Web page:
Movement of the levers through a low row, arcuate and upward exercise motion exercises a muscle group which includes the latissimus dorsi, the rhomboids, the posterior deltoid, the trapezius and the biceps. This low row exercise machine provides maximum muscular benefit for this muscle group in a manner which is safe and efficient. Moreover, this low row exercise machine simulates a free weight exercise because the levers move through forwardly converging planes which accommodate the natural musculoskeletal makeup of the human body.
More particularly, the natural musculoskeletal makeup of the body is accommodated by the structural orientation of the levers, the lever axes of pivotal movement and the handles connected to the levers. The particular combination of all of these structural aspects results in a machine which, based upon feedback from a number of individuals involved in the field of strength training, more naturally couples the muscular exertion of the low row exercise motion against a preselected weight resistance and in a direction of motion that is compatible with the musculoskeletal structural makeup of the body.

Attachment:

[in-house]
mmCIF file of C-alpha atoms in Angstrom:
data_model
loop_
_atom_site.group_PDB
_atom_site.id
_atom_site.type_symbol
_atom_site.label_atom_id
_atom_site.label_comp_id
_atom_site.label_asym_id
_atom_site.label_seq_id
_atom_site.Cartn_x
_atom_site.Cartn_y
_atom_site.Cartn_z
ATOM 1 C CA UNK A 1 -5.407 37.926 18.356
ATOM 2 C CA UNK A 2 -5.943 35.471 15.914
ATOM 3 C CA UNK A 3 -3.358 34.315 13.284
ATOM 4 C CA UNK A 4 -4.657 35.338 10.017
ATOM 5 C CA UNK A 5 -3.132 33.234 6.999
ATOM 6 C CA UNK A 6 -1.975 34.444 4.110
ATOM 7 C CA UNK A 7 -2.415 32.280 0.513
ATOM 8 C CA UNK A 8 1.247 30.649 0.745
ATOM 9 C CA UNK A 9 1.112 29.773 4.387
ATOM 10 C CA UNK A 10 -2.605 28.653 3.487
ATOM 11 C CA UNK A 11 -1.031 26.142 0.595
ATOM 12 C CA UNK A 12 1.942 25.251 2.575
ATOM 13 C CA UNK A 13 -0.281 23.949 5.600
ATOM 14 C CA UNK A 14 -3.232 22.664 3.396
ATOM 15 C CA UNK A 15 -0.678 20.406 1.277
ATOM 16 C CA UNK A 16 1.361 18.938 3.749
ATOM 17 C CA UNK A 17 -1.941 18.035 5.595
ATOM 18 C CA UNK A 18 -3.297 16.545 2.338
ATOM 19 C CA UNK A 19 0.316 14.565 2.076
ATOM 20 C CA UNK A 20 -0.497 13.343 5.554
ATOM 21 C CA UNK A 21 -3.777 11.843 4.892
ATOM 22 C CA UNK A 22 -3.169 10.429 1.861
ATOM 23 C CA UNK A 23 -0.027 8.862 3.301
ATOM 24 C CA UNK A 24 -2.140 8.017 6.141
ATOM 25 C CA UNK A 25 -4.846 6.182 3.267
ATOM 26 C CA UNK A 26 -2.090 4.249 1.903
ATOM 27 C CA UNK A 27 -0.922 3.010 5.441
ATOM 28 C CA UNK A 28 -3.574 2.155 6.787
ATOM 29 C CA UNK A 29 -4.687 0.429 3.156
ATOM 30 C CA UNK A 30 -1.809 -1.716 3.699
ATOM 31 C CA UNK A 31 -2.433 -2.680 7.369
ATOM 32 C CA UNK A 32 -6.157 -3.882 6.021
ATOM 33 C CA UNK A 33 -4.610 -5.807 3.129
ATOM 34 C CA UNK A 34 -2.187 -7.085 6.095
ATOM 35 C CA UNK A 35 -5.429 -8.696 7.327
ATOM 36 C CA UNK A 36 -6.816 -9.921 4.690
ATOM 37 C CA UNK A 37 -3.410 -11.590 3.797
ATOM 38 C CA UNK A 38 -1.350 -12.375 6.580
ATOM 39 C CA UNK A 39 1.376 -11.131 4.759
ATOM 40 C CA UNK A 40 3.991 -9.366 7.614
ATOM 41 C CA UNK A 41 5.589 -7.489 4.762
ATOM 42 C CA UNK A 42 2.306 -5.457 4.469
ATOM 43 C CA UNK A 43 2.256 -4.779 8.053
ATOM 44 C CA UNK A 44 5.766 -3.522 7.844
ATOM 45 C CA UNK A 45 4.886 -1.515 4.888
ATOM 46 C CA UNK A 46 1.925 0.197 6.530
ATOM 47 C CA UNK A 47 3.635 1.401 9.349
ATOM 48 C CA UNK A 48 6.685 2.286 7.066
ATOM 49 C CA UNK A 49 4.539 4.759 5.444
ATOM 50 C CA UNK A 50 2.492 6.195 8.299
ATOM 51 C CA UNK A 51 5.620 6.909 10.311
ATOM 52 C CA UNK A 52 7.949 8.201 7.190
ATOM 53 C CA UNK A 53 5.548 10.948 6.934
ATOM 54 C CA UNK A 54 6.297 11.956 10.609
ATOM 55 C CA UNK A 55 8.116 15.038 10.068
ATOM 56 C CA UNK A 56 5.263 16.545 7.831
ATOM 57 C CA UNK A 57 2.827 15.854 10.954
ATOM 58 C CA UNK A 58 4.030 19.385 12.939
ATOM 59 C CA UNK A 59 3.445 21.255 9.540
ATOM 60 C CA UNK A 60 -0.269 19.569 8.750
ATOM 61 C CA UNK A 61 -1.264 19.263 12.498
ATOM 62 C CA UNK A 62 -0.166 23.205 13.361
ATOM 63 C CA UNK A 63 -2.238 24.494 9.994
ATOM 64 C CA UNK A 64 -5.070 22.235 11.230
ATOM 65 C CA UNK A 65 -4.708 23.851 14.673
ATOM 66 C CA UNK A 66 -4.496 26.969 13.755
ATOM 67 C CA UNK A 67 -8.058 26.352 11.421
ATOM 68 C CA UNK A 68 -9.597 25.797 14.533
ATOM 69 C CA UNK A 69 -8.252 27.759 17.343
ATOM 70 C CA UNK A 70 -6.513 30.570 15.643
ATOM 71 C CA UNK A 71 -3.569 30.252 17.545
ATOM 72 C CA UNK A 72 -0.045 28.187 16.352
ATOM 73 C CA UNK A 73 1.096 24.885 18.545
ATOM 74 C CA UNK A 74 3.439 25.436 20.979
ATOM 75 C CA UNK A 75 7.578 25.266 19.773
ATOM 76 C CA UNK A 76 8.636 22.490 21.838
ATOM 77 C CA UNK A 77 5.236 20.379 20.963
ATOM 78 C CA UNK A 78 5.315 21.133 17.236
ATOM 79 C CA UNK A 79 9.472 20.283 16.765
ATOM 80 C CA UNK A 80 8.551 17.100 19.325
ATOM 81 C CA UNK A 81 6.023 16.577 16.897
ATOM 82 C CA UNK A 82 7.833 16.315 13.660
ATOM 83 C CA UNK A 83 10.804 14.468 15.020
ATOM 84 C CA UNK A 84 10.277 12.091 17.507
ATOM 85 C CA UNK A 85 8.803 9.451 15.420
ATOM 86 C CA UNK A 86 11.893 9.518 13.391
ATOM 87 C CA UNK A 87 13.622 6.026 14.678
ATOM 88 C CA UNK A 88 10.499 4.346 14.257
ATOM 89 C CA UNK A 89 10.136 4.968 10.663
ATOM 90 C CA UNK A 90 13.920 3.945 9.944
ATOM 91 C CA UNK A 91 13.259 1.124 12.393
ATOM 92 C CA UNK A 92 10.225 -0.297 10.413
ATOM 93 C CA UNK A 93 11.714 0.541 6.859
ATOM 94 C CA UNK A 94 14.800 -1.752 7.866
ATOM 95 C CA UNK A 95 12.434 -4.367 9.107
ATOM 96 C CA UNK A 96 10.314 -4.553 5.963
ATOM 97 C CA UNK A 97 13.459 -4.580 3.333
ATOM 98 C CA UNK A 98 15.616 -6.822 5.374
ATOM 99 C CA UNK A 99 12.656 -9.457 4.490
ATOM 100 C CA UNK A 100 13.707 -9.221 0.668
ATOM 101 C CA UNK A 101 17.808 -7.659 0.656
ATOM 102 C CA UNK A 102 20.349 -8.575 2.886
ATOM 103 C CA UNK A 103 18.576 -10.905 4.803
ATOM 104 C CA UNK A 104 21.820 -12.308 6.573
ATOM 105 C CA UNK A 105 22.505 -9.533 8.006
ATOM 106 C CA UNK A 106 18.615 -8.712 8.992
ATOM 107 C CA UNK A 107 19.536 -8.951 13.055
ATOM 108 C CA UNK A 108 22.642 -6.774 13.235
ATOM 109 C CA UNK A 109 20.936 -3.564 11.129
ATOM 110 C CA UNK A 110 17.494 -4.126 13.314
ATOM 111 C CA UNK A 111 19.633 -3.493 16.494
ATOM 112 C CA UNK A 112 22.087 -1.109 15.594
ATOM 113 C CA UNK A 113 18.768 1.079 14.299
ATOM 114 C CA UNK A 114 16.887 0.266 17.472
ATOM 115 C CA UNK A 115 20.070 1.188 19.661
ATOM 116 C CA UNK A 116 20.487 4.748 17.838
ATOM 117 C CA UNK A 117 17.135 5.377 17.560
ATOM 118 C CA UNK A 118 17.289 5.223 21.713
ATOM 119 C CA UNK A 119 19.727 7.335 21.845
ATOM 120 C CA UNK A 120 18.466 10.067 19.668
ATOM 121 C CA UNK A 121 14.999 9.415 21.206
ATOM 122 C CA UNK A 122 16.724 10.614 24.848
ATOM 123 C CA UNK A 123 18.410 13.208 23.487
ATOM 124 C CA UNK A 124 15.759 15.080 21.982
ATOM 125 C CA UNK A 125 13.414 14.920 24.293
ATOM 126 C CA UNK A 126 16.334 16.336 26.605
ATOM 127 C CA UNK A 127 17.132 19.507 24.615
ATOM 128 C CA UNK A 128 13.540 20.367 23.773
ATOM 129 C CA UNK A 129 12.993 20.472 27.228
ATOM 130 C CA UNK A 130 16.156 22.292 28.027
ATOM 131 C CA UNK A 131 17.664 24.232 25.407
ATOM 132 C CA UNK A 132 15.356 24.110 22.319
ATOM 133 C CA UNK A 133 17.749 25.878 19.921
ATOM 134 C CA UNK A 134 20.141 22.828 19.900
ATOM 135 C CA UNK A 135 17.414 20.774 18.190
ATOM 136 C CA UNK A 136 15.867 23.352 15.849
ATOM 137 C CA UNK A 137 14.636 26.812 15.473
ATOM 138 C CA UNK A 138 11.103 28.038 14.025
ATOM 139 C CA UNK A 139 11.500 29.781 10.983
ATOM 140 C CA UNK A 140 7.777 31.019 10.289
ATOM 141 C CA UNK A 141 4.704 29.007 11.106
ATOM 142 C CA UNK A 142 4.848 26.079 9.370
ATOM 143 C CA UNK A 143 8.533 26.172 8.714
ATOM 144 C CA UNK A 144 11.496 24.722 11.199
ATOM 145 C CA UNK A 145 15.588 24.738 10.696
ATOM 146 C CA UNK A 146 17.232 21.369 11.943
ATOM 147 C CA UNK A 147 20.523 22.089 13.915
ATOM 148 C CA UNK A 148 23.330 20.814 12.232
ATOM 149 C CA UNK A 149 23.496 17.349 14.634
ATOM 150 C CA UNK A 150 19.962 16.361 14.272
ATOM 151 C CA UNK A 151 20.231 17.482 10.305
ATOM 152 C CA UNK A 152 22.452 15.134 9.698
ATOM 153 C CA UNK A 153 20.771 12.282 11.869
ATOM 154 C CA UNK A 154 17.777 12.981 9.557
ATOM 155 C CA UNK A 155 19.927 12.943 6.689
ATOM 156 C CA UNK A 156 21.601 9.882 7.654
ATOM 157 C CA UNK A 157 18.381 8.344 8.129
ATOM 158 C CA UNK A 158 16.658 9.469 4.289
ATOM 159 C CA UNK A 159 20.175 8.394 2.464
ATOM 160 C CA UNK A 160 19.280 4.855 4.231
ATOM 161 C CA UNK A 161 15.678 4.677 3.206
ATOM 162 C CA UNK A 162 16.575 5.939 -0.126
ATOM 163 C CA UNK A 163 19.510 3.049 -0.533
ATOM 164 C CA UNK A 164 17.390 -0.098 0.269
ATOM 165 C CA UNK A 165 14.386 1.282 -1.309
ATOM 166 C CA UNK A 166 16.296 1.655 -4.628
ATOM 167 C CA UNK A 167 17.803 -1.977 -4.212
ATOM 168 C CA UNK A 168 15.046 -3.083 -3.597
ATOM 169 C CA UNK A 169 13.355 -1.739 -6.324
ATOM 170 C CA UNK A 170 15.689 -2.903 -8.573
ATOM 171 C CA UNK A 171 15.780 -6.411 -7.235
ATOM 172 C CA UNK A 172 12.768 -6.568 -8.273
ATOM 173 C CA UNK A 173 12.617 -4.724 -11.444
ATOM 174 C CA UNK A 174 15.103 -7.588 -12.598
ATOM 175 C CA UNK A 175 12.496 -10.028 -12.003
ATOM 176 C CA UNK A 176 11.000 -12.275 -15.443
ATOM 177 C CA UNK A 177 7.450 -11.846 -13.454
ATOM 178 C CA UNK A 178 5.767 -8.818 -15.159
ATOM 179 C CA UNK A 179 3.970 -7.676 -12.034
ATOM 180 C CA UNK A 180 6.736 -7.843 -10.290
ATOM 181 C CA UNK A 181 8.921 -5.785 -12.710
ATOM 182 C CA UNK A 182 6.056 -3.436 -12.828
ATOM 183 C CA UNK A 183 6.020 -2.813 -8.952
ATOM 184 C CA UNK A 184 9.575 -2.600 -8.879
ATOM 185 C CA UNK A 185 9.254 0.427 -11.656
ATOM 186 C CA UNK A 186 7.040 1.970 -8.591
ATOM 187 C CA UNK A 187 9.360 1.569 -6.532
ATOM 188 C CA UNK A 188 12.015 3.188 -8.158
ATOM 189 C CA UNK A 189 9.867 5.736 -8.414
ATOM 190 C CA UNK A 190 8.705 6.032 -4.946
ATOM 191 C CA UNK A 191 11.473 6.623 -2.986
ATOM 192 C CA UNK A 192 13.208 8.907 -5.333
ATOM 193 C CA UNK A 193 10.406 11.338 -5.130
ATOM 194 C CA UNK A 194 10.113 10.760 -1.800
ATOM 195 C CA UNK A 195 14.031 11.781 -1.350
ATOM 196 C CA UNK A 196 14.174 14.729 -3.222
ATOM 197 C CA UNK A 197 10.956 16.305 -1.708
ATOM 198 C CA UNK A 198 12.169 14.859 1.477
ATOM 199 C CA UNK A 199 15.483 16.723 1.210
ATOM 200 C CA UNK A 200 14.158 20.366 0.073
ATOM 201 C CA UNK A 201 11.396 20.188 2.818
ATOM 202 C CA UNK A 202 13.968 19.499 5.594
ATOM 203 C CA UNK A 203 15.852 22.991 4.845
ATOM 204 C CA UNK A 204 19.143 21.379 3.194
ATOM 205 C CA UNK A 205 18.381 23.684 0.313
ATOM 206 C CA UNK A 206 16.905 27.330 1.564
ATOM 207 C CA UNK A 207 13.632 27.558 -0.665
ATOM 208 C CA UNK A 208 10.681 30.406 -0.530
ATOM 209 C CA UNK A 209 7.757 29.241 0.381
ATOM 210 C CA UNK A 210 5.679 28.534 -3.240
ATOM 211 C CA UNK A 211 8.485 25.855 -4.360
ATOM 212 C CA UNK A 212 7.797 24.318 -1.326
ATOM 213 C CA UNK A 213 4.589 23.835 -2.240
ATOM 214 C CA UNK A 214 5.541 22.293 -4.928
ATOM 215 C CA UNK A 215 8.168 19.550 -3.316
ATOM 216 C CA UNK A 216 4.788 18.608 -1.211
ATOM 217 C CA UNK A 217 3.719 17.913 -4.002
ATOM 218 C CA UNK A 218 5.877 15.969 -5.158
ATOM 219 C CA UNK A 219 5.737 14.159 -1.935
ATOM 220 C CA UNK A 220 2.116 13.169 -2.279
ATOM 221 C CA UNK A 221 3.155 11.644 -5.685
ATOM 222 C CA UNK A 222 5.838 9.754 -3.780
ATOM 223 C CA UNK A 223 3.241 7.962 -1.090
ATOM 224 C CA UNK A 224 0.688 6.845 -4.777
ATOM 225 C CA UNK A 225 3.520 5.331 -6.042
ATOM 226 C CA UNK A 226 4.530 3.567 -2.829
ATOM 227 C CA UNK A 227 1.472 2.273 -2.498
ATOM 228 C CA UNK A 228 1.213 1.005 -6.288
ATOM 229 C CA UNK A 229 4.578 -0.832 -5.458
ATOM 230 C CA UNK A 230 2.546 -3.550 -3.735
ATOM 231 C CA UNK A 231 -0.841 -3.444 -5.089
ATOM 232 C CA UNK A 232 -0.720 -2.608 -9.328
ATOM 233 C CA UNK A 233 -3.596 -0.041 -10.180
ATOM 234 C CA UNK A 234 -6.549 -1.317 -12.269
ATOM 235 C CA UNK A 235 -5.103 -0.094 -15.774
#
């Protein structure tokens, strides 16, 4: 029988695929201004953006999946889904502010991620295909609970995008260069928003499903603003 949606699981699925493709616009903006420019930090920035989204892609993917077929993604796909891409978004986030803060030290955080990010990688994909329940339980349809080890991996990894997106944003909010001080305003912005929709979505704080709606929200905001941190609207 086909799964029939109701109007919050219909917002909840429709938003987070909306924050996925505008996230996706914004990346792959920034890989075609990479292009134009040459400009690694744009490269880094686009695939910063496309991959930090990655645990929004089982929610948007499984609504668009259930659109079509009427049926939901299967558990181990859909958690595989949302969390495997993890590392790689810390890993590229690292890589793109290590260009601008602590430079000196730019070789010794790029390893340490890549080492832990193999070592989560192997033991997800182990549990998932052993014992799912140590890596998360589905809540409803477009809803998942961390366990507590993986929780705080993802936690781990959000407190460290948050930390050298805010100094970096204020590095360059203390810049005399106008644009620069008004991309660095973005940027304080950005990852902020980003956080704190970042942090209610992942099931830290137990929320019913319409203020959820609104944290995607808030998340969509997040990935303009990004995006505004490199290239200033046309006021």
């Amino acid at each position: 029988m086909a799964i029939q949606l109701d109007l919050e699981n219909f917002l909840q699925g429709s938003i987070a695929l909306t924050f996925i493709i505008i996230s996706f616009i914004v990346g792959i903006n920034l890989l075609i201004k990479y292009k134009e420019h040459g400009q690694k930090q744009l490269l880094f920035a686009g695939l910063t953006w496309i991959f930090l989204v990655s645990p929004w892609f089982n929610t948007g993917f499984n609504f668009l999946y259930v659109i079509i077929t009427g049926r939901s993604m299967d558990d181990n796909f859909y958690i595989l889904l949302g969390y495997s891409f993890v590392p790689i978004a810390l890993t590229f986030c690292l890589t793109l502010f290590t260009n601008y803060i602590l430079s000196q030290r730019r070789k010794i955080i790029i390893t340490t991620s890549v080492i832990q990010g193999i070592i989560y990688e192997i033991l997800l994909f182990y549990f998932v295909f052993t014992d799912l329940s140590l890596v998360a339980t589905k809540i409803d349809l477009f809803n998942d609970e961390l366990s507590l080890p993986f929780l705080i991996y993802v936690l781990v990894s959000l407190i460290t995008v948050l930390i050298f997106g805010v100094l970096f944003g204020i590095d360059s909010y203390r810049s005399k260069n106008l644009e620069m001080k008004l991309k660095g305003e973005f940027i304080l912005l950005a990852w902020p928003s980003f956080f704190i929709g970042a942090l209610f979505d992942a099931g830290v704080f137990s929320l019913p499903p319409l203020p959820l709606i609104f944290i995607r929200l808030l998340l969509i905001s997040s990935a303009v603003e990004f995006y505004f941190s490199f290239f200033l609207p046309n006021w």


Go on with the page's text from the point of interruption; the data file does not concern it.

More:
Because it has two independently pivotal levers, this low row exercise machine enables the performance of either simultaneous or alternate exercise of both arms. This feature is particularly advantageous in monitoring rehabilitation progress after an injury, where it is often necessary to compare the relative strengths of the arms.